5 Dog Walking Tips For Springtime Adventures!
Written by Adaptil CEVA, published on April 18, 2023
Springtime walks are particularly appealing; daylight hours are getting longer, the sun is beginning to radiate some warmth and there are signs of new life all around us – trees coming into bud, birds beginning to nest and plants pushing their shoots up through the soil.
Dogs love to have a walk at any time of the year, but different seasons bring different challenges for dog walking, which dog owners need to be aware of. Read on for our top 5 dog walking tips for springtime adventures!
1. Be prepared
Weather conditions can change quickly in springtime. The sun may be shining when you set out for your walk, but it could rain fast! So, you should be prepared. Wear layers of clothing for yourself and your dog – you can always discard a layer if necessary. Keep an eye on your dog’s temperature; wearing a doggie rain coat may be a good idea when you start out, but make sure they don’t overheat when they run around.
2. Slowly but surely
You may have taken shorter walks during winter months because of colder temperatures, inclement weather and shorter daylight hours. This could mean that you and your dog may now have to build up your fitness levels, so consider increasing the length of your walk gradually and don’t walk too far too soon.
If you give your dog freedom to run in the park, control their sprint time if possible and only allow them to run in short bursts. Good training will allow your dog to return when called so they can have a short rest to build up their stamina again.
3. Consider what’s underfoot
Early mornings in the spring can be dewy, making some surfaces a little slippery or muddy. If you’ve had a recent spell of cold or snowy weather, road surfaces may have been treated with salt or sand. You should wear suitable boots or wellies to protect your feet; for your pooch, consider:
- Training your dog to let you touch his paws so that they allow you to clean them when you get home. Using an ADAPTIL Calm On-the-Go collar can help your dog stay calm in situations where they may feel anxious. Not all dogs like to be washed!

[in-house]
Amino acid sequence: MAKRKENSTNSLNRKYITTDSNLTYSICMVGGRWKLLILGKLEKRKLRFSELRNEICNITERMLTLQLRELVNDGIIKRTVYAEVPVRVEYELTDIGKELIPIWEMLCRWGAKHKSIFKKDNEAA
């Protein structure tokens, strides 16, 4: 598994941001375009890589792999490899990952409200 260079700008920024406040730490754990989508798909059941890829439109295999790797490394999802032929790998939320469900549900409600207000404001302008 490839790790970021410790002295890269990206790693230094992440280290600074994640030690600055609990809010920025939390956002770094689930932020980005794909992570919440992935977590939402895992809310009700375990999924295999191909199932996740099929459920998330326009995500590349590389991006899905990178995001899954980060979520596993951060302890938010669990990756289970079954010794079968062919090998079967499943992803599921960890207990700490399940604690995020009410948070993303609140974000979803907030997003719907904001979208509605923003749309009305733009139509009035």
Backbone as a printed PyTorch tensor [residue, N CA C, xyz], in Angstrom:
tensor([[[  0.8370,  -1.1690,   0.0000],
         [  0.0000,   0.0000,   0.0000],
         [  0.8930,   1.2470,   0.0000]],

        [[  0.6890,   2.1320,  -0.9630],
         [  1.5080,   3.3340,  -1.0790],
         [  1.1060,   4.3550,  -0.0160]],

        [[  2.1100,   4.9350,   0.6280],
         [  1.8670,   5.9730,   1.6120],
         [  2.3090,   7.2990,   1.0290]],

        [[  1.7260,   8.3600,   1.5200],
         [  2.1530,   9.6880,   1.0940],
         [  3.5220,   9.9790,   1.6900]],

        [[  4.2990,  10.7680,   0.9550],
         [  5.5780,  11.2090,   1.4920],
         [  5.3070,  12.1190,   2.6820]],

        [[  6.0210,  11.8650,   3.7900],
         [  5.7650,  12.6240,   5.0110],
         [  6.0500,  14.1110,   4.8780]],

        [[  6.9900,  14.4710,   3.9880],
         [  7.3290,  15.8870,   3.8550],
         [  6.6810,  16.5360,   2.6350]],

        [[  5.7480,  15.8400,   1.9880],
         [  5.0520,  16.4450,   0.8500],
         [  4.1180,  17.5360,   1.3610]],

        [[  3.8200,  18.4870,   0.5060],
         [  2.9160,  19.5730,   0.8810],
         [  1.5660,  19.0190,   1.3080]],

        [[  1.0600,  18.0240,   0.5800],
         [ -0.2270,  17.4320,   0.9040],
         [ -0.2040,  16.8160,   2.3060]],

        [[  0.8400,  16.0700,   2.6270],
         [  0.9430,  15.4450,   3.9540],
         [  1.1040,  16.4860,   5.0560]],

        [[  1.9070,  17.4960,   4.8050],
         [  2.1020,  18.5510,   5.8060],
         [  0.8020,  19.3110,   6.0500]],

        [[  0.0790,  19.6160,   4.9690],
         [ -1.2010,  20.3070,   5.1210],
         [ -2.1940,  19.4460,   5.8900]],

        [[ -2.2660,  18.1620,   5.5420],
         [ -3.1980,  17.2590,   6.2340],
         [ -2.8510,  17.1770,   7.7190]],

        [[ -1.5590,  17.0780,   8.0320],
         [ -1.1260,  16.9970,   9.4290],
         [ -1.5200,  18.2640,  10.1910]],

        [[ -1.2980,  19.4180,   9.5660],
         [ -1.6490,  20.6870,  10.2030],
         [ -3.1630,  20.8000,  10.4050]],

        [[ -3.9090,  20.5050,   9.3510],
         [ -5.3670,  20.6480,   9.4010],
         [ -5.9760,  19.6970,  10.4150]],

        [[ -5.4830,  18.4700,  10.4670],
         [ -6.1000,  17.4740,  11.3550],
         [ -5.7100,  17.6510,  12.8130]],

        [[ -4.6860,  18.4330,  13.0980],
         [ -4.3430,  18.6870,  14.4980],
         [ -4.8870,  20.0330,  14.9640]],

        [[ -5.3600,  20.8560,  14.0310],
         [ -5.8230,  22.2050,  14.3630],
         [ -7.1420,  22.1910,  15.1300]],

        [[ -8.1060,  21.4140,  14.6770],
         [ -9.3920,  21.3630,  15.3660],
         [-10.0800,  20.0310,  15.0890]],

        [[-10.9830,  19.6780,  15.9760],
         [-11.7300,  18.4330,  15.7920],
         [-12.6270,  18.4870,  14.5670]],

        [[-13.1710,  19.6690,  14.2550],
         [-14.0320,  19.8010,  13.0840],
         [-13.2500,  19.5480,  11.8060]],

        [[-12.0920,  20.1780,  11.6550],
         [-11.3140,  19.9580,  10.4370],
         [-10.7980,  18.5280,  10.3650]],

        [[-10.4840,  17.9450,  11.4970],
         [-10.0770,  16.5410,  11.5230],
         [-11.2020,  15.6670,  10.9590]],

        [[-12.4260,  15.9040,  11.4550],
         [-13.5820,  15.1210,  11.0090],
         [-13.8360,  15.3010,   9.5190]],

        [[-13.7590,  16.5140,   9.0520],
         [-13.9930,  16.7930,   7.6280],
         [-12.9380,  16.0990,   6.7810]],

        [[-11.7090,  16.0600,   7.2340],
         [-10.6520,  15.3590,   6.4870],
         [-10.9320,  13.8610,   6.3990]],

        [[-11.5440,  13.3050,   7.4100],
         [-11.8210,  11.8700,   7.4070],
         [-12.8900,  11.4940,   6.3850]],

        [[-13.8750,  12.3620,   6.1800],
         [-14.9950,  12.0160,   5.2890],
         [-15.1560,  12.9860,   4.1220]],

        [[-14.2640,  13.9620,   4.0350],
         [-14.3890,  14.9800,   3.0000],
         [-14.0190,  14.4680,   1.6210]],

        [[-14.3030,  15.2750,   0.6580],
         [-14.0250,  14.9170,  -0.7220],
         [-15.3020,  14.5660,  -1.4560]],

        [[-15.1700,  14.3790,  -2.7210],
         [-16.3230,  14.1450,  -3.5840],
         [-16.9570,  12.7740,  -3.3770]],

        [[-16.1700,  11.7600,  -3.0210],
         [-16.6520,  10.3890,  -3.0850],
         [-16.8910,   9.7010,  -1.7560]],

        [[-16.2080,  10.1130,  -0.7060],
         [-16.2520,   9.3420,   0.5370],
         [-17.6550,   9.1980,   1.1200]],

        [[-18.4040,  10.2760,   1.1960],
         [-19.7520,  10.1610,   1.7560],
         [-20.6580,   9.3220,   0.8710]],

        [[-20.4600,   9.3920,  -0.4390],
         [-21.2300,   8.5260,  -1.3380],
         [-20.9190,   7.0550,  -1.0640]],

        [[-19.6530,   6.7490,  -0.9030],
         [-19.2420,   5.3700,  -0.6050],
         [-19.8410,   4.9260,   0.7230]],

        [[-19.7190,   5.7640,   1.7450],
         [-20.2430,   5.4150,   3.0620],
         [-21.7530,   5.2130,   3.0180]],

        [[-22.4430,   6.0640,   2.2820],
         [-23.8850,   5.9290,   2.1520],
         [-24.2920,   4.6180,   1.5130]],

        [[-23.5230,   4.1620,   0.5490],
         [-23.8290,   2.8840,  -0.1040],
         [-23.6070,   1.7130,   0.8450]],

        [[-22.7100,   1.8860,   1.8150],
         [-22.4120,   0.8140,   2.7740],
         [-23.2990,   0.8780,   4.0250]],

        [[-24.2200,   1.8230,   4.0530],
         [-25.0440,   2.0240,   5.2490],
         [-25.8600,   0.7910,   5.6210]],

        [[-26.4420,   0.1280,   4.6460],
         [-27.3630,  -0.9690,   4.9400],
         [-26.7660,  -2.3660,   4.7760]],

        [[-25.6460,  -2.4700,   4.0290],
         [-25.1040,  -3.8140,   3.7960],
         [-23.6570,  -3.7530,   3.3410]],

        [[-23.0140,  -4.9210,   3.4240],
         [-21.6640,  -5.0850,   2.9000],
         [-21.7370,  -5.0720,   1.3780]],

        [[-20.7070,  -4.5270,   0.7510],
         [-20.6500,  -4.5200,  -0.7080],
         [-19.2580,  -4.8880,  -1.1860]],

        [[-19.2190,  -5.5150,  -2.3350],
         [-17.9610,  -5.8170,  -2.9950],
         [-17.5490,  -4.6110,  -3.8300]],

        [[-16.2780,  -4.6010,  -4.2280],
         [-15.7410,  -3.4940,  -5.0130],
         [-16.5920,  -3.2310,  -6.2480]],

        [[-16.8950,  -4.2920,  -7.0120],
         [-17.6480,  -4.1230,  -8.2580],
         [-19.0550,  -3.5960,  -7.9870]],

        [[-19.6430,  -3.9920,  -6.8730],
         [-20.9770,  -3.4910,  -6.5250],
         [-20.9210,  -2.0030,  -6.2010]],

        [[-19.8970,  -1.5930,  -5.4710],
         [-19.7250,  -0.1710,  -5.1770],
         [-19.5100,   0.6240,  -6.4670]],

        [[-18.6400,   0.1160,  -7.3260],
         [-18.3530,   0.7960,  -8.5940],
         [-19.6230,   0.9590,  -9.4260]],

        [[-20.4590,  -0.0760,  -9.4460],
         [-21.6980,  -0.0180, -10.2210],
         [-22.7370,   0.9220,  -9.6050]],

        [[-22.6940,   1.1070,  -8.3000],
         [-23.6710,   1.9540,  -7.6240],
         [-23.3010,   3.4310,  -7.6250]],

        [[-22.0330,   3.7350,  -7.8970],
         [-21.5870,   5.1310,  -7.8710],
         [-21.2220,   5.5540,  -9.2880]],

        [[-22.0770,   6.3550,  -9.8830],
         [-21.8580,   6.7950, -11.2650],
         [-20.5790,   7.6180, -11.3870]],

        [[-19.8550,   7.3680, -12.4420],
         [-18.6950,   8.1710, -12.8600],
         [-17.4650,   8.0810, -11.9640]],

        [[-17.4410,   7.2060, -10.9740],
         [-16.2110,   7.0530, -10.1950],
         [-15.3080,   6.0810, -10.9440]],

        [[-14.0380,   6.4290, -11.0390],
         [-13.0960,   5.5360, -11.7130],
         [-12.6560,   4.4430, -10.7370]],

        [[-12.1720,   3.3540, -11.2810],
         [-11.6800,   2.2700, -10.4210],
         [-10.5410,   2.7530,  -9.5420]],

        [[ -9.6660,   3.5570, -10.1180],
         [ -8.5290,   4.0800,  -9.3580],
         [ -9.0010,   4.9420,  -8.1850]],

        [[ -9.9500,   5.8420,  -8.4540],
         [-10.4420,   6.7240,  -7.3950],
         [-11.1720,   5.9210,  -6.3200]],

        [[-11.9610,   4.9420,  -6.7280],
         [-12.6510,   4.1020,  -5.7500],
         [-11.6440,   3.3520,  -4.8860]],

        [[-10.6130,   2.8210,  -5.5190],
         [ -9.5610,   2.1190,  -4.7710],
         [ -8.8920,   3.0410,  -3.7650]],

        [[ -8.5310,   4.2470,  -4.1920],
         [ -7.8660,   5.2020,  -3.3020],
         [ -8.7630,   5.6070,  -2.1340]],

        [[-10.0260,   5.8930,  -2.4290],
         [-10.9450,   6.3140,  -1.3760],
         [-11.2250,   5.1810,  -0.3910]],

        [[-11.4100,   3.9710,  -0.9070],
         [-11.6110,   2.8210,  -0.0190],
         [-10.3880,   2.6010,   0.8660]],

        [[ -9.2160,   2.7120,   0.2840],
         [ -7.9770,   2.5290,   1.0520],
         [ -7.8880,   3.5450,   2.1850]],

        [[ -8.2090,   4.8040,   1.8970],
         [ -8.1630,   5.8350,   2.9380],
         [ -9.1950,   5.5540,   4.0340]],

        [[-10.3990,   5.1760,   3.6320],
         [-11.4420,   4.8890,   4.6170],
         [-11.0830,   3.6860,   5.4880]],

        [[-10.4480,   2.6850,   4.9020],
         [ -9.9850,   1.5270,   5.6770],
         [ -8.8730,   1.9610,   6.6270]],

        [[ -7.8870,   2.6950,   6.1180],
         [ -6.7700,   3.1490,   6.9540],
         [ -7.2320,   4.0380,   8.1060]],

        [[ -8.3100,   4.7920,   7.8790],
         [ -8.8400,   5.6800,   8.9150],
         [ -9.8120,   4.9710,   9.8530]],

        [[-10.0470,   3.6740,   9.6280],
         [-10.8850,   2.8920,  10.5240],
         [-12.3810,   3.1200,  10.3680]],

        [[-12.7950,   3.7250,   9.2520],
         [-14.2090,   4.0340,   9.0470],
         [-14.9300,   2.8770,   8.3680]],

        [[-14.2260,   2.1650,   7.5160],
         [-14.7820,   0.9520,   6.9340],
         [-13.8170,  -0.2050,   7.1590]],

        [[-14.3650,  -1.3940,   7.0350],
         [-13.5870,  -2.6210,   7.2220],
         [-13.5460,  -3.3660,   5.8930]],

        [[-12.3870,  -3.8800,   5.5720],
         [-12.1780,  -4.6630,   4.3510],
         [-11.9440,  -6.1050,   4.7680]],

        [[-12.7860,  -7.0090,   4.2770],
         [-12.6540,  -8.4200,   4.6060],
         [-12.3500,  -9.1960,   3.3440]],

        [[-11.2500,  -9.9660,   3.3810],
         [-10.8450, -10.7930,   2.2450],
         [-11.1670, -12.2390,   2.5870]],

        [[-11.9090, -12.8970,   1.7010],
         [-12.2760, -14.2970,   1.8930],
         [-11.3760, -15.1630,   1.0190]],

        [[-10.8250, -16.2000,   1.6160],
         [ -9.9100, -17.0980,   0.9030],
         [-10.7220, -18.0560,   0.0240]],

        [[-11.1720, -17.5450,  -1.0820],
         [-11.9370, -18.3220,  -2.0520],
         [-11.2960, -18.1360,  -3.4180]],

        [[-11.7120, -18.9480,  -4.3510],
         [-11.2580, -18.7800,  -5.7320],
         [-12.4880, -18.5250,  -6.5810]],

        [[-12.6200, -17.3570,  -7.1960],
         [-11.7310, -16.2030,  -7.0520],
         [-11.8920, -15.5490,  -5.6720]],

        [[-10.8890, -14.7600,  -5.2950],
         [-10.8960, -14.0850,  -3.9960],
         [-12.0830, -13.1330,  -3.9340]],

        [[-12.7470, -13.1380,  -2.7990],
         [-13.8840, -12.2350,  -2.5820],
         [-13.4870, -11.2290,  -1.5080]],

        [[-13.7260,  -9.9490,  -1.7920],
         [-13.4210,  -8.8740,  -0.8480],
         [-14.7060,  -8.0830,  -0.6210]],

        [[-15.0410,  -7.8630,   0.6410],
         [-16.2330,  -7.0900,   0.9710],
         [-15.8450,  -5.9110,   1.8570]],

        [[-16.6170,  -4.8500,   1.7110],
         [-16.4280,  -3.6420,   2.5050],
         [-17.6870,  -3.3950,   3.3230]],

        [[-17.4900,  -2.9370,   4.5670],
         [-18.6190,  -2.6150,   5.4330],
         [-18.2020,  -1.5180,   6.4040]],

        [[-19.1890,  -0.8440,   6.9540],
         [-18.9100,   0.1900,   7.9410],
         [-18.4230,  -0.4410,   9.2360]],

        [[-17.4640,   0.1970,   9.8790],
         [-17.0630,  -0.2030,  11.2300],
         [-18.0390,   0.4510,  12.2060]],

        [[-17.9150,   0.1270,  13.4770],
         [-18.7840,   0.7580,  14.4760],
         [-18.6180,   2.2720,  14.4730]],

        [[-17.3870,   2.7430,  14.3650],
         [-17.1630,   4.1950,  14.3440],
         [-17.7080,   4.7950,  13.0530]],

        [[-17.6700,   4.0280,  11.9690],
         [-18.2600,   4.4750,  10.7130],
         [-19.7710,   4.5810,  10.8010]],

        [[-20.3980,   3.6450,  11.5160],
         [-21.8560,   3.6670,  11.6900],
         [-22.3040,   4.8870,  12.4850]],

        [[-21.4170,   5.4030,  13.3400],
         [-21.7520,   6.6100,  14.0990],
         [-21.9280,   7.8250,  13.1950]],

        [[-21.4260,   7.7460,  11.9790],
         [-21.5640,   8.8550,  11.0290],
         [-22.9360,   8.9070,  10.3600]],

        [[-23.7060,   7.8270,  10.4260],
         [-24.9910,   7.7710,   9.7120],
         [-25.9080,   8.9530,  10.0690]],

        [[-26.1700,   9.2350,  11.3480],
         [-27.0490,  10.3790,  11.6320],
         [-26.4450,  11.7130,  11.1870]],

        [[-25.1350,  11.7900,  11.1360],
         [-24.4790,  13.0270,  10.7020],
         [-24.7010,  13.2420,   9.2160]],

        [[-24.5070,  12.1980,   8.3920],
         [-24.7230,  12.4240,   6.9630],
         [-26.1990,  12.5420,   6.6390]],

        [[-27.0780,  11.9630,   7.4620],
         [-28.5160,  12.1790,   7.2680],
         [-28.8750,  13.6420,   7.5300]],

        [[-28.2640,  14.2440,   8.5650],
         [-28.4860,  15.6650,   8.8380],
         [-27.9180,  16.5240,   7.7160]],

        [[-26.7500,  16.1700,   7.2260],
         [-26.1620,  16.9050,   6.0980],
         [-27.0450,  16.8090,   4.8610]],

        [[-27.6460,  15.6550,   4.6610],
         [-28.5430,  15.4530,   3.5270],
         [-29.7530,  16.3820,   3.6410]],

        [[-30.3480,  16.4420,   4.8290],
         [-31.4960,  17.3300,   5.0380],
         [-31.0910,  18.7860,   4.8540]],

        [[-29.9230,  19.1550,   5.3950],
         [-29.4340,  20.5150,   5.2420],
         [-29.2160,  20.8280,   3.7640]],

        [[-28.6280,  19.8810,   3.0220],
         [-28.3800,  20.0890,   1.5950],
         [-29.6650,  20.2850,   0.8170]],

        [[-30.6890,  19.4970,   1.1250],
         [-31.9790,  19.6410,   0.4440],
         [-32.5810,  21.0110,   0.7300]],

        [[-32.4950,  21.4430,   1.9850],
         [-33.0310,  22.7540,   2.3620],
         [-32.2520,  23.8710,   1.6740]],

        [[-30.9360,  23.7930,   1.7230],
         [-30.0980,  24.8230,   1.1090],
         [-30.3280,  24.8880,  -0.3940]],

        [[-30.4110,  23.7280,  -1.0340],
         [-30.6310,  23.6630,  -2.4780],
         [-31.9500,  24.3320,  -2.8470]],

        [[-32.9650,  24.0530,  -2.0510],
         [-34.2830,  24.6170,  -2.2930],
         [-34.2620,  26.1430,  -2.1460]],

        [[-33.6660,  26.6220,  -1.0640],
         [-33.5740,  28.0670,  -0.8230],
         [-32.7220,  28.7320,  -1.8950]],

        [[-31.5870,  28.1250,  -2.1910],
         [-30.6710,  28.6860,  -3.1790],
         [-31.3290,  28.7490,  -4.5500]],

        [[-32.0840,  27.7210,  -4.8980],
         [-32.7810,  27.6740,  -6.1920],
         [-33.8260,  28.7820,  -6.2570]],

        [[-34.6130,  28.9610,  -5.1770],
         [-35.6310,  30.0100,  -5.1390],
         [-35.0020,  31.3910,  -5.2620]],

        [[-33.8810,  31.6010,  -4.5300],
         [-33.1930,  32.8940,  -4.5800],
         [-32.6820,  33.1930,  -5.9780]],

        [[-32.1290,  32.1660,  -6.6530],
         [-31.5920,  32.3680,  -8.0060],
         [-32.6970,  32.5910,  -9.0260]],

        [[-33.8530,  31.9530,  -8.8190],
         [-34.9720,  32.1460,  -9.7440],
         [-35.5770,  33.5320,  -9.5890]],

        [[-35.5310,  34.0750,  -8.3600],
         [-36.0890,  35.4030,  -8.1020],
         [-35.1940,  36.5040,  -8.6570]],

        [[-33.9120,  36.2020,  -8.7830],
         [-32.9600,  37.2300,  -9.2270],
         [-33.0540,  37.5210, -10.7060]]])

- Making a wash station (with a gentle solution like Douxo S3) ready for your return home with old towels on hand for drying. If your dog has a long hair coat, you may want to have a hairdryer handy!
- Having some doggie cleaning wipes in the car to help get excess mud off before you bring them home.
- A dog’s paws can take quite a beating when running around on all surfaces, and they may need help to keep them healthy; check them regularly for signs of dryness or cracks and moisturise them if required.
- Remember that dogs like to clean their paws by licking them, but if you think this is becoming excessive, you should get them checked by a vet.
4. Be aware of your surroundings
Springtime brings new, fresh smells that your pooch will want to explore, so be prepared to allow them to do this, but always keep an eye open for nesting birds, livestock that may be grazing, joggers, horse riders or any noise or sound that they won’t have heard for a while.
Your dog might be so excited to be revisiting their favourite haunts, they may forget their manners and become over-exuberant, start barking or even chase. Consider keeping them on a lead while allowing them to explore safely – and always reward them for good behaviour!
Remember that there are certain plants and bulbs that are harmful to dogs if ingested, so keep a watchful eye out for your dog if they have been around daffodils, bluebells and hyacinth bulbs. If they show any signs of diarrhoea, stomach pains or vomiting, get them checked by a vet immediately.
Springtime also brings out the gardeners who will be anxious to prepare their garden for the year ahead. At this time of year, some gardeners will use weedkillers or slug pellets to keep their lawn looking pristine or protect their tender plants. However, both of these can be toxic to dogs, so it is advisable to keep your dog on a lead when walking by private gardens – not only will it prevent your pooch from ingesting harmful pesticides, it will keep the gardeners happy too!
5. Prevent ticks
Ticks can be found throughout the year, but are commonly more active in open (as well as woodland and urban) areas in spring and autumn. Ticks can be dangerous for any age or breed of dog, so try to protect your dog from ticks by using spot-ons and sprays, or a collar that is impregnated with substances that will kill ticks when they first attempt to feed off your dog.
However, if you do spot a tick, it’s important that you resist the urge to pull it off. Ticks always need to be removed slowly and carefully, otherwise embedded mouthparts can be left behind. If you are in any doubt, always have your dog checked by the vet.
Walking through woods, in a park, or on a beach are all wonderful adventures for your dog – particularly in the spring when signs of new life are emerging around you and there’s so much to explore. Being prepared for all eventualities is key!
Following our expert tips will help to ensure your bond with your dog goes from strength to strength.
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